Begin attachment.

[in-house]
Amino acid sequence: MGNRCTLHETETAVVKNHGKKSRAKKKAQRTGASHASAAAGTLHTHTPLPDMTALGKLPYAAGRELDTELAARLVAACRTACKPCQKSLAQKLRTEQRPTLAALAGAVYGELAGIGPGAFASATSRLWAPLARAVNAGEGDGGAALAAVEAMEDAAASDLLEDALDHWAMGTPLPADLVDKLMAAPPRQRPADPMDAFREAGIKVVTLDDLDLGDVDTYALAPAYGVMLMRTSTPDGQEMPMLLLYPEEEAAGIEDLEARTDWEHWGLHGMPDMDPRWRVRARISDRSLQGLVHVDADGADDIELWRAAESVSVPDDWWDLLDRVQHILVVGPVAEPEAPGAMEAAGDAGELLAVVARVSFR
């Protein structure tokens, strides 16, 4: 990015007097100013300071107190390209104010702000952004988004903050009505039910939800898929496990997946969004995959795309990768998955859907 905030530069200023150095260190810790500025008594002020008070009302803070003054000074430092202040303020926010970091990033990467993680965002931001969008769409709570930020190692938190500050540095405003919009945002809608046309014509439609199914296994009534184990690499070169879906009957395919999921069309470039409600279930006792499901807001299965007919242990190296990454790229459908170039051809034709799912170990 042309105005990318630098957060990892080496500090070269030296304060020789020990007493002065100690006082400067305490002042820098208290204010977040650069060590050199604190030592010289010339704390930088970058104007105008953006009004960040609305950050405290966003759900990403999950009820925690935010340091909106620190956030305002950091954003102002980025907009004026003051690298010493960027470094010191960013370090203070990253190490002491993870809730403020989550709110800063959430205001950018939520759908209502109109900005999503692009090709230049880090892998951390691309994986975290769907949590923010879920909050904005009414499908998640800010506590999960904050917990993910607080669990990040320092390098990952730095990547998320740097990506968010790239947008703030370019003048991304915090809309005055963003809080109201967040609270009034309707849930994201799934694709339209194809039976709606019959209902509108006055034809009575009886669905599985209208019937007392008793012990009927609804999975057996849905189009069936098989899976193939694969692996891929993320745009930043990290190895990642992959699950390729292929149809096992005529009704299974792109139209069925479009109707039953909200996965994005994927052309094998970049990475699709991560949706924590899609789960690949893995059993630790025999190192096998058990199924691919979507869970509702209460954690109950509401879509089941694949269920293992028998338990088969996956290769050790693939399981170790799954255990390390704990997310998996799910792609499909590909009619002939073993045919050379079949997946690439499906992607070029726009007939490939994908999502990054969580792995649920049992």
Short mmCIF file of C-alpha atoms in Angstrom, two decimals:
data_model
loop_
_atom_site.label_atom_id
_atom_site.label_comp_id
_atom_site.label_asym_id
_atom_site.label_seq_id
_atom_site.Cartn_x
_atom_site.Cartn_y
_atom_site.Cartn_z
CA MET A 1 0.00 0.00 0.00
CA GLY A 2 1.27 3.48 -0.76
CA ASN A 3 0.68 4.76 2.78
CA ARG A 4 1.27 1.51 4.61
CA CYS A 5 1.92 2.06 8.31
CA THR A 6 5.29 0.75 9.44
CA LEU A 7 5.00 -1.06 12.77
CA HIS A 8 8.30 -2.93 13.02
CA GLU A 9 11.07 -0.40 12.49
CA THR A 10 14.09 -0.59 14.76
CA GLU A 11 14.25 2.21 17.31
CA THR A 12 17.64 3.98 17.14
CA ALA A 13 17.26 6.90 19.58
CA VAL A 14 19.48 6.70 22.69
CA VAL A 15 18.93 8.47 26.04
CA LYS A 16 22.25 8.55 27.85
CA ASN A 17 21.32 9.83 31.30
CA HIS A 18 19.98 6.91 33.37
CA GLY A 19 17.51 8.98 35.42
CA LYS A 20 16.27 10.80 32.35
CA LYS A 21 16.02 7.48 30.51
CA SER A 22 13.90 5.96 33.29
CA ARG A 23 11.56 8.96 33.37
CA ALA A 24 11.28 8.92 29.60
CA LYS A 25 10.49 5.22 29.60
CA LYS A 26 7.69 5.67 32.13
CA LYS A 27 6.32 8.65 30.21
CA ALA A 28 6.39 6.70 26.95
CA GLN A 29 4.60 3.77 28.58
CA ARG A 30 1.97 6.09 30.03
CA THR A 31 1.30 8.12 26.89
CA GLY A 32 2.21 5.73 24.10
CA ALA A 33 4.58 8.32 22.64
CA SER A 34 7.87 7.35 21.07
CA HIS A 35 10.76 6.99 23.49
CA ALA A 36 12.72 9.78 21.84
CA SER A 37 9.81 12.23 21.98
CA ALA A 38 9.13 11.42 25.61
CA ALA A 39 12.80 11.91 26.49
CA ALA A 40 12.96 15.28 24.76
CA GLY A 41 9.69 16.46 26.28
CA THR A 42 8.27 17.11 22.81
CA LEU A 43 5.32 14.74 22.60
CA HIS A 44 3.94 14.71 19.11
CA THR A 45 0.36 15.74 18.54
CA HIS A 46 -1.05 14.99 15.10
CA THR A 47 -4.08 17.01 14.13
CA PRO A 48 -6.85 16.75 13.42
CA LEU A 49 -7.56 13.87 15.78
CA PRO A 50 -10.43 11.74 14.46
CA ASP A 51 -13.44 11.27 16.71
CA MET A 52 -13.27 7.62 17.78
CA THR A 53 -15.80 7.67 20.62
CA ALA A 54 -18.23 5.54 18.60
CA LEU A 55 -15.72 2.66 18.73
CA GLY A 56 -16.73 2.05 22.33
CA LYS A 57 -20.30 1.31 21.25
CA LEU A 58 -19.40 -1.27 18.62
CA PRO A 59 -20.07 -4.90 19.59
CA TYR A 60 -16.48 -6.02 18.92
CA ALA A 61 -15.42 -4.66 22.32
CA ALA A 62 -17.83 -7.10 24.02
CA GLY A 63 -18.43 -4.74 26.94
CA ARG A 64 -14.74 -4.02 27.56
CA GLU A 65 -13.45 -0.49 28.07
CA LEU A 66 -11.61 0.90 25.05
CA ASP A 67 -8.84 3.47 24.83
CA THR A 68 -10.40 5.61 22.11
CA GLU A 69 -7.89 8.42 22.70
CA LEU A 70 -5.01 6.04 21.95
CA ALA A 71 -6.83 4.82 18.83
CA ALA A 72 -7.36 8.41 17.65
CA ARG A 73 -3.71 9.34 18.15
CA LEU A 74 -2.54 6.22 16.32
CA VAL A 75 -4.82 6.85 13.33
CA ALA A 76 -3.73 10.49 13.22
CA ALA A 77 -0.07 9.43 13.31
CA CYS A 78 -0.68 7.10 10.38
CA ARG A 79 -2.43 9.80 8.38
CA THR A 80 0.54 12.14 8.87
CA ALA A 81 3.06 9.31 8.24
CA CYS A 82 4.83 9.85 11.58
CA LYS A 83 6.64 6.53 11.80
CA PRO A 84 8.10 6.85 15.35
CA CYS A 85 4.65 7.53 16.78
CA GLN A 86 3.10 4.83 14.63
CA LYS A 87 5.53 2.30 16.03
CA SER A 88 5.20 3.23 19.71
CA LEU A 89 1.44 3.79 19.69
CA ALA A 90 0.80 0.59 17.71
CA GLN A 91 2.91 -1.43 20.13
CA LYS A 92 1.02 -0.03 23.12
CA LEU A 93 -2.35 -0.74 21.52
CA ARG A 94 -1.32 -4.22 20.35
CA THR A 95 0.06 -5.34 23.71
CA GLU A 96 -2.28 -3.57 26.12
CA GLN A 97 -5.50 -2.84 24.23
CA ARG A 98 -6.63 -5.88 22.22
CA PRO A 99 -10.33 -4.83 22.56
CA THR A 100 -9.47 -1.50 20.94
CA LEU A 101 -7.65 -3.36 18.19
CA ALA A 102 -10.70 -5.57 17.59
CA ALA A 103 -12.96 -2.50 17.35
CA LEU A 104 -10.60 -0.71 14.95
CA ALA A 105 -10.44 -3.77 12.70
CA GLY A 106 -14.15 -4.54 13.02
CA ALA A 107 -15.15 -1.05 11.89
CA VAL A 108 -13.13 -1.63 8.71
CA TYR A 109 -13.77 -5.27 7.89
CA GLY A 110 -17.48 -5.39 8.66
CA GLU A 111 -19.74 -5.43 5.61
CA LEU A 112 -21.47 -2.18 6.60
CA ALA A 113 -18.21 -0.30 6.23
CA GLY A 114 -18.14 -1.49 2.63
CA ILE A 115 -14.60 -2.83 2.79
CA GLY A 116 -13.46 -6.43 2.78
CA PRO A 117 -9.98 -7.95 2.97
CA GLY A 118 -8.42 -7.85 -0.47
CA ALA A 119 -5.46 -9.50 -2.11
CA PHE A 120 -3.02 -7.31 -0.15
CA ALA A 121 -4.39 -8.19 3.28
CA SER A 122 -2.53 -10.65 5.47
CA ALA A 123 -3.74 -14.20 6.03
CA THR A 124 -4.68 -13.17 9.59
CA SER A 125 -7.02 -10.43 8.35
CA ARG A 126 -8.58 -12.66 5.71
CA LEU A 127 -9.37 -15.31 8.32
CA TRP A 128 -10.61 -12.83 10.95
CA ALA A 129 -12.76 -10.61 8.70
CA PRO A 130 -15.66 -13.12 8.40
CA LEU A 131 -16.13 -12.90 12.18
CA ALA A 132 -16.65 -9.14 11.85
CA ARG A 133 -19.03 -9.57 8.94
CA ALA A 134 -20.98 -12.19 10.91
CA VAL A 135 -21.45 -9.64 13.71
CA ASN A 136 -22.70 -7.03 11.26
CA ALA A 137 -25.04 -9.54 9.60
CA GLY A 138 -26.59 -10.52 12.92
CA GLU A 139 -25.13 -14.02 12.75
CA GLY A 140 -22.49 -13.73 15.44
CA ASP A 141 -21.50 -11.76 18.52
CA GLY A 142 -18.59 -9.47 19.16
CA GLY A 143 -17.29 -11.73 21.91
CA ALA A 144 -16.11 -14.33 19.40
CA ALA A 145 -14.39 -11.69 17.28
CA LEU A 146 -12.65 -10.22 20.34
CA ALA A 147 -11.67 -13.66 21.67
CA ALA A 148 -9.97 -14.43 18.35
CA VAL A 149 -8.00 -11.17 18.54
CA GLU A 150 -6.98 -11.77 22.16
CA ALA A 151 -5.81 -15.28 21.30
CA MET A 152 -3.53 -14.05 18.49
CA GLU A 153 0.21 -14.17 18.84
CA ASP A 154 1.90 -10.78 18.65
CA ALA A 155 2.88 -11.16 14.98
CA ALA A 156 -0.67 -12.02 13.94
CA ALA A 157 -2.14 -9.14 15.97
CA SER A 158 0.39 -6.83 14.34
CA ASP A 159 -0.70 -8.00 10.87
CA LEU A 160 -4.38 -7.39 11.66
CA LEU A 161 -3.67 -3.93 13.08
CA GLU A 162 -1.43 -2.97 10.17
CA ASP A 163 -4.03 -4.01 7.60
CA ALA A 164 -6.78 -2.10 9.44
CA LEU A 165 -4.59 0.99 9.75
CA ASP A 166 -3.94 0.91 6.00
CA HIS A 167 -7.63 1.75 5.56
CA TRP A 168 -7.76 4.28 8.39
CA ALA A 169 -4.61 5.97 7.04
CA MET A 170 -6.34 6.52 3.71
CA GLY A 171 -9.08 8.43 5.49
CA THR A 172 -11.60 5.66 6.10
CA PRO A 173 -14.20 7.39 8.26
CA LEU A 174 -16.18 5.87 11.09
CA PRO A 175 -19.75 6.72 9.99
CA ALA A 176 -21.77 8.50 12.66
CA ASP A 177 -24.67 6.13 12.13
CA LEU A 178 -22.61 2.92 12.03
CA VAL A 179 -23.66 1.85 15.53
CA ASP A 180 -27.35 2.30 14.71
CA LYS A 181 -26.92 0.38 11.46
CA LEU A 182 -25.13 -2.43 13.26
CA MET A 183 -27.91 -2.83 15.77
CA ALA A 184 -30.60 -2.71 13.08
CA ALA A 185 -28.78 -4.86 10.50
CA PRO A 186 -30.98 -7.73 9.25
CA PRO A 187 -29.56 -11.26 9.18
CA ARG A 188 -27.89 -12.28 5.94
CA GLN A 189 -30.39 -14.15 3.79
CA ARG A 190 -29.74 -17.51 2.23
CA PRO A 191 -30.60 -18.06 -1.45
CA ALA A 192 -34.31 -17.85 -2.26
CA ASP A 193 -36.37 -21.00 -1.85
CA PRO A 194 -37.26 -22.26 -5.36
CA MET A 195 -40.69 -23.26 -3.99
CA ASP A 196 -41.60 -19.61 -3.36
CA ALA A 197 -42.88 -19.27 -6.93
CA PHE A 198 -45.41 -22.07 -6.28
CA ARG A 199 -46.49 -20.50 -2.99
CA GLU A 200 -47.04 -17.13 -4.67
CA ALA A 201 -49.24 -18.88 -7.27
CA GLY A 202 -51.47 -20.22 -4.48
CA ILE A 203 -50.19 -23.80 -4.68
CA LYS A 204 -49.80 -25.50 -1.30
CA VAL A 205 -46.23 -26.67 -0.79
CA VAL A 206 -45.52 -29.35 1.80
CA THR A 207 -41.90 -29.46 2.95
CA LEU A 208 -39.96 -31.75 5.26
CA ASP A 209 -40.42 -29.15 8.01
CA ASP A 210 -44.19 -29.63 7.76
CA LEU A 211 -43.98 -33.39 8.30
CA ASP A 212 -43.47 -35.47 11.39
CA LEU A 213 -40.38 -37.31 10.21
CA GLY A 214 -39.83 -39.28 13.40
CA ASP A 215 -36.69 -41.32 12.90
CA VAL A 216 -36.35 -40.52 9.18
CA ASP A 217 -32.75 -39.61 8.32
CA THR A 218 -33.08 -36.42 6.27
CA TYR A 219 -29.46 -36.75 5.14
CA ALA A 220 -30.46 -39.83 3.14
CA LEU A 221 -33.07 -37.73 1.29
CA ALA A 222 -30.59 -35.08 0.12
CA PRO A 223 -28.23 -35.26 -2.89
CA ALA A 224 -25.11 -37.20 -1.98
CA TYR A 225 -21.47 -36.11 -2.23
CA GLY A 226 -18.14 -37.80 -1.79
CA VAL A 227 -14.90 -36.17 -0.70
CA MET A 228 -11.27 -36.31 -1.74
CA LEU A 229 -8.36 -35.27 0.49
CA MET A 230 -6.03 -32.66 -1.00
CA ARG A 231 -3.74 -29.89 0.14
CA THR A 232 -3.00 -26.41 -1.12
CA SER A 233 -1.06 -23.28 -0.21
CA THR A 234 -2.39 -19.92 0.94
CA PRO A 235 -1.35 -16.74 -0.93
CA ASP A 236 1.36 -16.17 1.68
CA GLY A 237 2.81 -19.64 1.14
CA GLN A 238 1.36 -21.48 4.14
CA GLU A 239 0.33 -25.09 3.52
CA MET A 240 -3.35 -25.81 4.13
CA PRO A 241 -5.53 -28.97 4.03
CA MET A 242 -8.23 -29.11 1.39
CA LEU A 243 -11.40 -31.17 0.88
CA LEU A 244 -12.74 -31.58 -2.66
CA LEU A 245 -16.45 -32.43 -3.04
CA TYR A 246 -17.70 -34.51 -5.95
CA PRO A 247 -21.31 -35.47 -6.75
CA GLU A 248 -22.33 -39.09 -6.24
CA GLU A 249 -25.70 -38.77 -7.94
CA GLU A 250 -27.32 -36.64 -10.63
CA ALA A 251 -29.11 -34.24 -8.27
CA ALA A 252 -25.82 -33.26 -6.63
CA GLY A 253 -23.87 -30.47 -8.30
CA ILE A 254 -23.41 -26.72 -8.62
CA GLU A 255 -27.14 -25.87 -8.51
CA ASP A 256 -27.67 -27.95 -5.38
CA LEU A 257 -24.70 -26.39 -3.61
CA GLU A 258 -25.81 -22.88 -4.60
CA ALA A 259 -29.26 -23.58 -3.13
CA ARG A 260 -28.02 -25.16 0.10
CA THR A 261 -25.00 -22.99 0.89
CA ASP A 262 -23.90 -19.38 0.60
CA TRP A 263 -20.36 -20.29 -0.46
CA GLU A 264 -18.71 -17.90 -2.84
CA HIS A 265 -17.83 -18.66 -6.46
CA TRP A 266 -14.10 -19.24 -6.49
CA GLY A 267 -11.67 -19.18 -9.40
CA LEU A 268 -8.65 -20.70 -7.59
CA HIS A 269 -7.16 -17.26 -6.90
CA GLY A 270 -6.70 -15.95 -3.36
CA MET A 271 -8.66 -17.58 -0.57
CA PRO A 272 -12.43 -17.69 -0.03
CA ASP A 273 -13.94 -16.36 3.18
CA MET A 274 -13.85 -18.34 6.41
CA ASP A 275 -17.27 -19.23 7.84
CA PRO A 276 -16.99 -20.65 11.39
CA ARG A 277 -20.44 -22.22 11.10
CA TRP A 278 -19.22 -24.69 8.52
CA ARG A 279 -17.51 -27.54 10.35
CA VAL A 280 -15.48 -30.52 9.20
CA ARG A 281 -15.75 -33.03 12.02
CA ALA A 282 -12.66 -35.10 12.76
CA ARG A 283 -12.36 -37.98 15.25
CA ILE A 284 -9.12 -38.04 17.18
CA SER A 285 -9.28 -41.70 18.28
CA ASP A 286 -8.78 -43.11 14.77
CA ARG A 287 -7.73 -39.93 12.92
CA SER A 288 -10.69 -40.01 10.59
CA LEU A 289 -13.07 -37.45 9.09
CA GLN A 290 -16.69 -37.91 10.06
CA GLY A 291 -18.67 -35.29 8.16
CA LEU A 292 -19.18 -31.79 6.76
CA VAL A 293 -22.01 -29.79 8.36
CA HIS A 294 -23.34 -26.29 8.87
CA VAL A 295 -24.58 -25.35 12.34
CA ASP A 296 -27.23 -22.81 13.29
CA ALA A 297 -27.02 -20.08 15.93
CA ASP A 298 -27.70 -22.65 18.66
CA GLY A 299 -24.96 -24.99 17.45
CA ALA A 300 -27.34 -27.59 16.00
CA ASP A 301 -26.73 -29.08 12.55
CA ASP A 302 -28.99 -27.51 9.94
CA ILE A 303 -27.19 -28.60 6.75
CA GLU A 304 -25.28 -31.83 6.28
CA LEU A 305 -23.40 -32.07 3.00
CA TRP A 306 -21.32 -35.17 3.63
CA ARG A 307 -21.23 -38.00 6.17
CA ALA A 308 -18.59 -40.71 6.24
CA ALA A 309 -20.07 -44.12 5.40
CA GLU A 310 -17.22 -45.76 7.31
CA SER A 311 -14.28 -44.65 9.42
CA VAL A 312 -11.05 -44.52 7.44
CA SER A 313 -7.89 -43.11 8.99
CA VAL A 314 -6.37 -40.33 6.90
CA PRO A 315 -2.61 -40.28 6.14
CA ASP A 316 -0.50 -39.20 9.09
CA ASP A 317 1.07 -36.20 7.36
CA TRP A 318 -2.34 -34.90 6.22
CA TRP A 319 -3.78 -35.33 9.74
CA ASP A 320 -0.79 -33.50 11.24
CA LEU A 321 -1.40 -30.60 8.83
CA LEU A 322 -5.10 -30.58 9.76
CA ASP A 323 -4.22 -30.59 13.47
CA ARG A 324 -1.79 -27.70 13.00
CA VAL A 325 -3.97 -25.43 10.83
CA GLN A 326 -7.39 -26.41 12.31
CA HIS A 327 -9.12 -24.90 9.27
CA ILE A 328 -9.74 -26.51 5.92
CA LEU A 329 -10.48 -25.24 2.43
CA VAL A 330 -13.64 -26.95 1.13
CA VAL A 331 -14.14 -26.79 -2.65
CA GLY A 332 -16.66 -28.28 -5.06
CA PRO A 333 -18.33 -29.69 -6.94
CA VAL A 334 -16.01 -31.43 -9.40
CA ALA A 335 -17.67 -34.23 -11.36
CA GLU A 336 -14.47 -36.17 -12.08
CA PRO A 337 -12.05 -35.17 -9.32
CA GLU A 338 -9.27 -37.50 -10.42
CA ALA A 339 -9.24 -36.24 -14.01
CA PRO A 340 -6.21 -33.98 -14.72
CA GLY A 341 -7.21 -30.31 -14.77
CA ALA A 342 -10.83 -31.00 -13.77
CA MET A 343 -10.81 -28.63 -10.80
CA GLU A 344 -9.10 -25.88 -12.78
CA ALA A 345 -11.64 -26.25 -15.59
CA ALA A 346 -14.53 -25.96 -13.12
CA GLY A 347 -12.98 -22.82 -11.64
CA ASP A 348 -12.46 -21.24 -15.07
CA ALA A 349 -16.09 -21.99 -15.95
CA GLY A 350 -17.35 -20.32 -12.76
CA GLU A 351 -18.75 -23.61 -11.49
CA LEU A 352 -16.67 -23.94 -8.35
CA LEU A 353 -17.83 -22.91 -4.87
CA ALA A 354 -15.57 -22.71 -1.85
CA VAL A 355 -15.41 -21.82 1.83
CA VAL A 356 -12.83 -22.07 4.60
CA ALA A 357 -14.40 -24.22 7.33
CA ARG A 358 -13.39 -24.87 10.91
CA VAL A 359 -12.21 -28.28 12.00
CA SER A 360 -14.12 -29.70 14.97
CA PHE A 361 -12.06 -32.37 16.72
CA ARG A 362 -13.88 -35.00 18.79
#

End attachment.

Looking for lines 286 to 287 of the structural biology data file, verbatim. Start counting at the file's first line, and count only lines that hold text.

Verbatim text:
CA ASP A 273 -13.94 -16.36 3.18
CA MET A 274 -13.85 -18.34 6.41